The Western Athletic Conference appears to be off to a flying start with no losing teams and a combined 53-20 non-conference mark (72.6 percent) through Thursday night.

The most impressive WAC victory of the year - by far - was UTEP's 71-60 win over No. 5 Georgetown last week. The fact that it was on the road made it even bigger. The Miners would be unbeaten if it wasn't for pesky neighbor New Mexico State, which has beaten the Miners twice already this year.New Mexico's 83-80 win over a 5-1 Tennessee team Thursday night ranks as the second-best victory in the WAC thus far. The preseason favorite Lobos are 8-2.

Colorado State and Wyoming are both doing well with identical 7-1 marks.

The most surprising record belongs to Utah (9-1), which is off to its best start in a decade. The mark is tempered somewhat by the Utes' easiest schedule in years, including three non-Division I opponents. But the Utes aren't the only WAC school feasting on patsies.

Three of Air Force's four wins have come against non-Division I teams, while Wyoming and San Diego State both have a pair of wins against non-Division I competition. In all, the WAC has a 13-0 mark against non-Division I teams. The only WAC team that doesn't play a non-Division I team this season is BYU.


SLOW START: The Big West Conference has only five of 10 teams with winning records and until four wins Thursday night had a sub-.500 overall record. Only UNLV, New Mexico State, Fullerton, Santa Barbara and Fresno State have winning records thus far.

One thing in its favor: The Big West has played just one game against a non-Division I team - New Mexico State's win over New Mexico Highlands.


STATS DEPT: The leading scorer in the WAC is likely no one you've ever heard of.

Hawaii's Ray Reed, a transfer from Seminole JC in Oklahoma, is averaging 23.5 points per game, nearly four points a game more than Wyoming's Reggie Slater.

Among the locals, three players lead different categories. Utah's Josh Grant leads the WAC in 3-point shooting (55.1 percent) followed by teammate Phil Dixon and BYU's Mark Heslop. Utah's Tyrone Tate leads the league in assists with 5.6 per game. And (surprise) BYU's Shawn Bradley leads in blocked shots with 6.5, nearly twice as many as runner-up Luc Longley.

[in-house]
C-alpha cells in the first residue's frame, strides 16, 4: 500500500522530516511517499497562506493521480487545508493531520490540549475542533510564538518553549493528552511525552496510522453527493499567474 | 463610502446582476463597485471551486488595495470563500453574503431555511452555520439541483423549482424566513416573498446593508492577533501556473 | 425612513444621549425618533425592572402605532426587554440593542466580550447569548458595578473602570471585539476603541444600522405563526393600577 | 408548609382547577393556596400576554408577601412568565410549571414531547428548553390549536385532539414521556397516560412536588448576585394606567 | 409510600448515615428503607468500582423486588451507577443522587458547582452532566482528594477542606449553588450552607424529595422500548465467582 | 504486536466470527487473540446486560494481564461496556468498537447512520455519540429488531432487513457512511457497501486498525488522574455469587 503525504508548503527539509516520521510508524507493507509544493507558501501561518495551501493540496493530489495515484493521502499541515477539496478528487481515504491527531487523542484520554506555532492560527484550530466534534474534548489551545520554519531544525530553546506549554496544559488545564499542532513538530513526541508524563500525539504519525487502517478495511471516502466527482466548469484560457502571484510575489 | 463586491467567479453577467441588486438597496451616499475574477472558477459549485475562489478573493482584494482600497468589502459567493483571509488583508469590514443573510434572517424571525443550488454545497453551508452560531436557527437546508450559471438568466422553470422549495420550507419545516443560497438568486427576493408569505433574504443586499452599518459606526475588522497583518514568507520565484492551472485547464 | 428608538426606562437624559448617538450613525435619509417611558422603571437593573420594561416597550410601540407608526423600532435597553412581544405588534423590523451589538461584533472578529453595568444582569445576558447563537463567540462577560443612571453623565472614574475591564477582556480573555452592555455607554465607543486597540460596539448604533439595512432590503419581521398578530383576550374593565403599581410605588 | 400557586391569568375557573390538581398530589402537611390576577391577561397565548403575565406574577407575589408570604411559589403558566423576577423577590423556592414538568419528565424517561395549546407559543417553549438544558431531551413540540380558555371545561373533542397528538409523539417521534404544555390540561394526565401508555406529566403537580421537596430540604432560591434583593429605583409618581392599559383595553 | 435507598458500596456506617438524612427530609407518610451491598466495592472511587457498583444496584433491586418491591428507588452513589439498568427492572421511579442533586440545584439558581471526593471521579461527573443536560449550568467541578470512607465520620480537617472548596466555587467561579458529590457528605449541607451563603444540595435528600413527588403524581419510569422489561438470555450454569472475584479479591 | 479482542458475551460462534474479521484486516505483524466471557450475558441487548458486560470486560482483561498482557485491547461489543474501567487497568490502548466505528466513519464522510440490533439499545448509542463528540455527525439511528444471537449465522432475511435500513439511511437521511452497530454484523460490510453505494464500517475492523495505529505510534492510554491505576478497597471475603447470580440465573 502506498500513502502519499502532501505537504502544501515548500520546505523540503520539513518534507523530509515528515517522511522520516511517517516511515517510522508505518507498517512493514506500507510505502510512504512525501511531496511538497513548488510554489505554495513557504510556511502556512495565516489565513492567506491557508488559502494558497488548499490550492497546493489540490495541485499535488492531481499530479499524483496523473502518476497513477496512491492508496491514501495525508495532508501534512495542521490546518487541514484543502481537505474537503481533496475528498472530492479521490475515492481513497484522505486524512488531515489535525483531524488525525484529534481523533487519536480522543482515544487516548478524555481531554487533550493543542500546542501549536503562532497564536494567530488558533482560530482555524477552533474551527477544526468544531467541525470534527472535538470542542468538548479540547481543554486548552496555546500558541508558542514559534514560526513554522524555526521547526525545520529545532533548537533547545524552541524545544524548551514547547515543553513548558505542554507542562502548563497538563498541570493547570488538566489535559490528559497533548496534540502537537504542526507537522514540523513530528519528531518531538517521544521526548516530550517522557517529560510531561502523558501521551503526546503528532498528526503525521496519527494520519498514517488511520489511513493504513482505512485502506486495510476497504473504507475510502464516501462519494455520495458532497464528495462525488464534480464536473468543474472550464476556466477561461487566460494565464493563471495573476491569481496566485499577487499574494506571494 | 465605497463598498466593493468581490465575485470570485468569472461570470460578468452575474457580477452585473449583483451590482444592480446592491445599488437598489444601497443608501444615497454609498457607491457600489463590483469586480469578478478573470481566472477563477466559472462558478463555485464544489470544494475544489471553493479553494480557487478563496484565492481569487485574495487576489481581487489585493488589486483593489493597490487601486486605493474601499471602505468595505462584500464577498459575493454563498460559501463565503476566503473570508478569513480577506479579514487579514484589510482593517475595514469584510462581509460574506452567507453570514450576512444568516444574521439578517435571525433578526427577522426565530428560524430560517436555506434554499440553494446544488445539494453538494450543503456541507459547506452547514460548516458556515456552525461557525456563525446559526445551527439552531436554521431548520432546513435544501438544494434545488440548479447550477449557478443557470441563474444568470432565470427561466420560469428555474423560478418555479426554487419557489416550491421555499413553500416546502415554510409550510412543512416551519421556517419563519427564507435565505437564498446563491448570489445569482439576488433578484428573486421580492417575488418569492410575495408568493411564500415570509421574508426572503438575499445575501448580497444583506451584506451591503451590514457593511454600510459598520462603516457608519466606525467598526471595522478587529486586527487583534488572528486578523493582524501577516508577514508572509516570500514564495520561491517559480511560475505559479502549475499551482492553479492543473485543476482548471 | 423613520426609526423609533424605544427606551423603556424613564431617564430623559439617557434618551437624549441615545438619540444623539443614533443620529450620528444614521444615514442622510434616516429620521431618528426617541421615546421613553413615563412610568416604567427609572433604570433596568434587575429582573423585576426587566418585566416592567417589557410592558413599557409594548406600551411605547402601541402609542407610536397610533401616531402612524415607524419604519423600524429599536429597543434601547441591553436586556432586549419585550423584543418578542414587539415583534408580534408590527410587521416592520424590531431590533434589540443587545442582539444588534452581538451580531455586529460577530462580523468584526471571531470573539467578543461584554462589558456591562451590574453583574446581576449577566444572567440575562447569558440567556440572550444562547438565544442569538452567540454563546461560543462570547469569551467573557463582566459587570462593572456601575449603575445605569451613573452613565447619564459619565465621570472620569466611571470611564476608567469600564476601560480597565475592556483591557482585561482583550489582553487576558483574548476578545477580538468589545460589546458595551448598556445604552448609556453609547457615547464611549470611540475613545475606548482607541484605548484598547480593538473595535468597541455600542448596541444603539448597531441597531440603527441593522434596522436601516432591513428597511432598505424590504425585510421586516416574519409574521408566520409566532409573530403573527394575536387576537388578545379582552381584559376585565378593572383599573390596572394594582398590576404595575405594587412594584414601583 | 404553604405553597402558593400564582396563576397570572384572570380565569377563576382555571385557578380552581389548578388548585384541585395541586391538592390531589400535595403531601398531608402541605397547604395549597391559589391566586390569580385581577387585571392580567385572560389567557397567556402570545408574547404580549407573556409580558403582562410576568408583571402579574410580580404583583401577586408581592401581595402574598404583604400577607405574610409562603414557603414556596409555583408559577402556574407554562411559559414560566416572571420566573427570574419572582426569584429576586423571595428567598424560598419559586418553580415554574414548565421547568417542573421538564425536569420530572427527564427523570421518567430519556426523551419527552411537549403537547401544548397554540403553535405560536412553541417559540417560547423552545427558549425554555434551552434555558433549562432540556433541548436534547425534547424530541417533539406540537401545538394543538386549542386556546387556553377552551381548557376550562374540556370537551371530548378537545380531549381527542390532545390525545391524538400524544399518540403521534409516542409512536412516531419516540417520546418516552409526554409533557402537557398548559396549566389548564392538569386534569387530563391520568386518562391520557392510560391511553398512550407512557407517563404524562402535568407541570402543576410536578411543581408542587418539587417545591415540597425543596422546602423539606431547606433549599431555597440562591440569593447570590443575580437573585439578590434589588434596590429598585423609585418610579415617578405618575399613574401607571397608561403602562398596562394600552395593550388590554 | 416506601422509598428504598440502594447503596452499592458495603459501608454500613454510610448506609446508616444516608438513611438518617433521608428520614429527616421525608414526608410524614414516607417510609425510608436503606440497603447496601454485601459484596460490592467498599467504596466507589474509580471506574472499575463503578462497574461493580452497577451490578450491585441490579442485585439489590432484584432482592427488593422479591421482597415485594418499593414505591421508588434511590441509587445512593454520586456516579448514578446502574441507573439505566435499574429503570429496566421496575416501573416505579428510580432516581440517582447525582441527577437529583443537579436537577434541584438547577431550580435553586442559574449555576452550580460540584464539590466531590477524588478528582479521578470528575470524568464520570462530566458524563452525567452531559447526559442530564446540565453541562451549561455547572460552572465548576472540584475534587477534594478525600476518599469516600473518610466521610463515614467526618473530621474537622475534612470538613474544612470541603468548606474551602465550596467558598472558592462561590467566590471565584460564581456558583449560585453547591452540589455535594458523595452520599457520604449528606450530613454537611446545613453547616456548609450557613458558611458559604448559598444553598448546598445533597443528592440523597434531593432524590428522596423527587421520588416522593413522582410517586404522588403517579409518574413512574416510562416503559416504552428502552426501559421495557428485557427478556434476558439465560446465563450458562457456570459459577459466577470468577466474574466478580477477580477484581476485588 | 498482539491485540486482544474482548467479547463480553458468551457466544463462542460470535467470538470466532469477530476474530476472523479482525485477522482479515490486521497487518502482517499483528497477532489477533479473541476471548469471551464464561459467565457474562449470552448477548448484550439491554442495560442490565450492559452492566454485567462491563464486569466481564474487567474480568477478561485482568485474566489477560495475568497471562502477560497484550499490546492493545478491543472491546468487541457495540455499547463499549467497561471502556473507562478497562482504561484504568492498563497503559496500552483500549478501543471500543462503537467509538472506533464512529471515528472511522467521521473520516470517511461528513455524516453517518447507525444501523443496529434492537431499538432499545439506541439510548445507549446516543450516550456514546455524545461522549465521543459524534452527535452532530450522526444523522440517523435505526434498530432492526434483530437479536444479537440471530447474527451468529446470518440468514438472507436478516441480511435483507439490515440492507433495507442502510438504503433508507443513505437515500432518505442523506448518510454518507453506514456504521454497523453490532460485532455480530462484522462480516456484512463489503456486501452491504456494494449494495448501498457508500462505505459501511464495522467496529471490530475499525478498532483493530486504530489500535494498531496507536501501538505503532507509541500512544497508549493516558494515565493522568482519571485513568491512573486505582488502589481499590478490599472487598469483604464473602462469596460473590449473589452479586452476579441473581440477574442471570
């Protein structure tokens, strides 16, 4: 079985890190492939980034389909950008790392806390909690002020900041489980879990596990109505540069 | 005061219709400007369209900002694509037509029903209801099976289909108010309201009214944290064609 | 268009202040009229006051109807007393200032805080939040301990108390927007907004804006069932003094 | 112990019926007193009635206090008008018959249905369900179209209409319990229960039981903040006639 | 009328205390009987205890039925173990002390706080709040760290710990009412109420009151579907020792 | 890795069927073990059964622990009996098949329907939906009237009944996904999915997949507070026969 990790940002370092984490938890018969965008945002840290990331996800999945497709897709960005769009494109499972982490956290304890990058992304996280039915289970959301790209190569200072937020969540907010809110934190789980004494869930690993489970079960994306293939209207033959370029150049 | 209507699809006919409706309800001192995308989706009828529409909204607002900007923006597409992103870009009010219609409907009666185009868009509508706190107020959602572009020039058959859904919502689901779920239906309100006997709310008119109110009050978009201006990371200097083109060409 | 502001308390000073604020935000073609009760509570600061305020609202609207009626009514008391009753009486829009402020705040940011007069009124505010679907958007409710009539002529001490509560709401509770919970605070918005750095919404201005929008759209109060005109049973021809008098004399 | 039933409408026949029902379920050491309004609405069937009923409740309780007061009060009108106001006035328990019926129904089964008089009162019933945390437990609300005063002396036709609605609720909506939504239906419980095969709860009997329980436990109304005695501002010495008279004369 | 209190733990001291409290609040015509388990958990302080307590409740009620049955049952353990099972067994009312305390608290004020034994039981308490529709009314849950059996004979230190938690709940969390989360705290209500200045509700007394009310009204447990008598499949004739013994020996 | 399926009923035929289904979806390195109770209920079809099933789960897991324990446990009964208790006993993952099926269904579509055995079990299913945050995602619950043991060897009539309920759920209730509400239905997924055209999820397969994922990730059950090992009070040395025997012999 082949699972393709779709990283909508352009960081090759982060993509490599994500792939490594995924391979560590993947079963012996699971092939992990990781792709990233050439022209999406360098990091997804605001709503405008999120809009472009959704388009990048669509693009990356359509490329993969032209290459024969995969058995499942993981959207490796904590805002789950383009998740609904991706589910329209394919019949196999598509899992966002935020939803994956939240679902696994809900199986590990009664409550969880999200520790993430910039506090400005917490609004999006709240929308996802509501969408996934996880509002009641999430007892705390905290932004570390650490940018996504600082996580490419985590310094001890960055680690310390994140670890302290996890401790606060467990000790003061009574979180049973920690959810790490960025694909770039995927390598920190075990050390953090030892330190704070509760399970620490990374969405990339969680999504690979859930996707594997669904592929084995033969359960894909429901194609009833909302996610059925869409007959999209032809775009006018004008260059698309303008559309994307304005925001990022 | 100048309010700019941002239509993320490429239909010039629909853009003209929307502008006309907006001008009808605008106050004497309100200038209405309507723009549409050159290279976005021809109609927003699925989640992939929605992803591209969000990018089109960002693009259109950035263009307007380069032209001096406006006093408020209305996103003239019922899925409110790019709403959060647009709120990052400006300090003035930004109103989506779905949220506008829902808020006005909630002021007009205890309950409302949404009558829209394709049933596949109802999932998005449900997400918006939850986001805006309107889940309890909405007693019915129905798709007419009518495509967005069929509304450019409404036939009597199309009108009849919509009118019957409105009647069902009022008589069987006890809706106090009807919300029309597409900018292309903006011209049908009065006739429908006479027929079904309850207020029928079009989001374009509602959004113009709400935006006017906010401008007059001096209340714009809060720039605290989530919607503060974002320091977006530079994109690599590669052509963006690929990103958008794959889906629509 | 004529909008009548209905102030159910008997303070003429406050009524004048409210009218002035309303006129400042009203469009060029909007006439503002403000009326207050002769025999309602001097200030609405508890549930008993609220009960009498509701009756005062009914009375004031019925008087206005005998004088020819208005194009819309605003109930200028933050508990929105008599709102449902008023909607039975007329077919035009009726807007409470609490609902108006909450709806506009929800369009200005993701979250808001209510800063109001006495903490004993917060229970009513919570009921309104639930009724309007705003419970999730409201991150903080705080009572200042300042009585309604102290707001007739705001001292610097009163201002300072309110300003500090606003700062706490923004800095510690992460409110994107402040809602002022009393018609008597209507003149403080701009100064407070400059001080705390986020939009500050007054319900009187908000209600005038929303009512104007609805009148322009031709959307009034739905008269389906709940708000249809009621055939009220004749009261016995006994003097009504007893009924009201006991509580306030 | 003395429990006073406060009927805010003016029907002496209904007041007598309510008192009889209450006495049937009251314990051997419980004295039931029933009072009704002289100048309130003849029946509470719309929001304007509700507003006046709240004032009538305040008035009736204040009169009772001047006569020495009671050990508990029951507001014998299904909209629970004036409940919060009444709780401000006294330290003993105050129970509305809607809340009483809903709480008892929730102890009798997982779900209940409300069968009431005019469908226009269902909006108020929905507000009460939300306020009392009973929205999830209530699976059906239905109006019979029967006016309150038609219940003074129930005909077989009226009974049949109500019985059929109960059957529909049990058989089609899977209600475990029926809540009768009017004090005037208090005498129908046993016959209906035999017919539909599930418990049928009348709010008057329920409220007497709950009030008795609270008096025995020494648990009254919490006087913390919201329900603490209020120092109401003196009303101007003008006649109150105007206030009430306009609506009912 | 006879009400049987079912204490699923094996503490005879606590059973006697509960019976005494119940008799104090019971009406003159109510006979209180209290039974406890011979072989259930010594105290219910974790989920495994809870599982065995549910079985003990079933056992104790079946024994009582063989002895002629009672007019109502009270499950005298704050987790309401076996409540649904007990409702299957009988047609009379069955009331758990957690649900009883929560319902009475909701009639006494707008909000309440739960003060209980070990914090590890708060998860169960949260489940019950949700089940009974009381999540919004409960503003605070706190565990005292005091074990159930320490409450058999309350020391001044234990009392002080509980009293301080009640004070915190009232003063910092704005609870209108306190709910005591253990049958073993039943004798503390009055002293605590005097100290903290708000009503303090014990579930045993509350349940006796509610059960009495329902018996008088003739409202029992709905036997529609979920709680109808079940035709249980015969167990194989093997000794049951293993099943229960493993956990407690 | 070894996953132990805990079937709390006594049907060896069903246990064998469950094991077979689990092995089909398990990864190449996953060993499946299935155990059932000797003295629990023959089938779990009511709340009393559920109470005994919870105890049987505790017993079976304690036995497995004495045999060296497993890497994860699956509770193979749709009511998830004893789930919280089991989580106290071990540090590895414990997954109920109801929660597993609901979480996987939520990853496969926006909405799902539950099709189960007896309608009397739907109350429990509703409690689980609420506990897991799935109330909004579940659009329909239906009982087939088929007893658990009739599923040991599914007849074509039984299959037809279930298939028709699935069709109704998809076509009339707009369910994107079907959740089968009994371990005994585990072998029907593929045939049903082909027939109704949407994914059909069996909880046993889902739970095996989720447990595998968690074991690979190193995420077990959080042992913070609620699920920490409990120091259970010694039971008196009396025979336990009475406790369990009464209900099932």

Bradley is also 6th in the league in scoring at 18.25, just ahead of Grant at 17.75. In rebounding, Bradley is 4th, Grant is 6th. In free throw shooting, Grant is 4th and BYU's Scott Moon is 7th.

In the Big West, Utah State's Rich Jardine and Jay Goodman rank 1-2 in free throw percentage and Goodman is 1st in steals.


NOT-SO CLASSIC: Before his top-ranked Rebels played 25th-ranked, unbeaten Princeton Wednesday, UNLV Coach Jerry Tarkanian said "It's really a classic game."

As it turned out, it was anything but classic as the Rebels romped 69-35.


NO RUSH: As early as a year ago, some folks were saying that LSU's Shaquille O'Neal was good enough to be the No. 1 draft choice in the NBA. Just a month into this season, there seems to be little doubt about that.

The 18-year-old sophomore, who stands 7-1 and weighs 285, followed up his 29-point, 14-rebound performance against Arizona with an astounding 53-point, 19-rebound outing in a win over Arkansas State. Then Thursday he scored 29 points and grabbed 14 rebounds, the same numbers he had against Arizona, in a win over Loyola Marymount.

At this point, O'Neal insists that he will remain in college and pursue a degree. His father, Philip, an Army sergeant, has said, "We've been poor for a while, so a couple years shouldn't matter."

Don't bet on it. With the lure of big bucks, O'Neal will most likely turn pro before he graduates, if not this year, then after next season.


HOT SHOT FIZZLES: Remember Tony Ross, the sometimes-sensational freshman guard for San Diego State four years ago?

His collegiate career apparently ended this week, finishing with barely a whimper.

After averaging 16.3 points with 104 3-pointers in 1986-87, Ross's scoring average gradually went down after Jim Brandenburg came aboard. He became a part-time starter and lost the green light to shoot. He left after his junior season.

After sitting out a year, Ross walked on at Oregon State this year. But after averaging 1.5 points, 0.3 assists and 6.3 minutes through five games, the 6-2 Ross decided to leave the team by mutual agreement with Coach Jim Anderson. The decision was made after Anderson told Ross he planned to use younger players.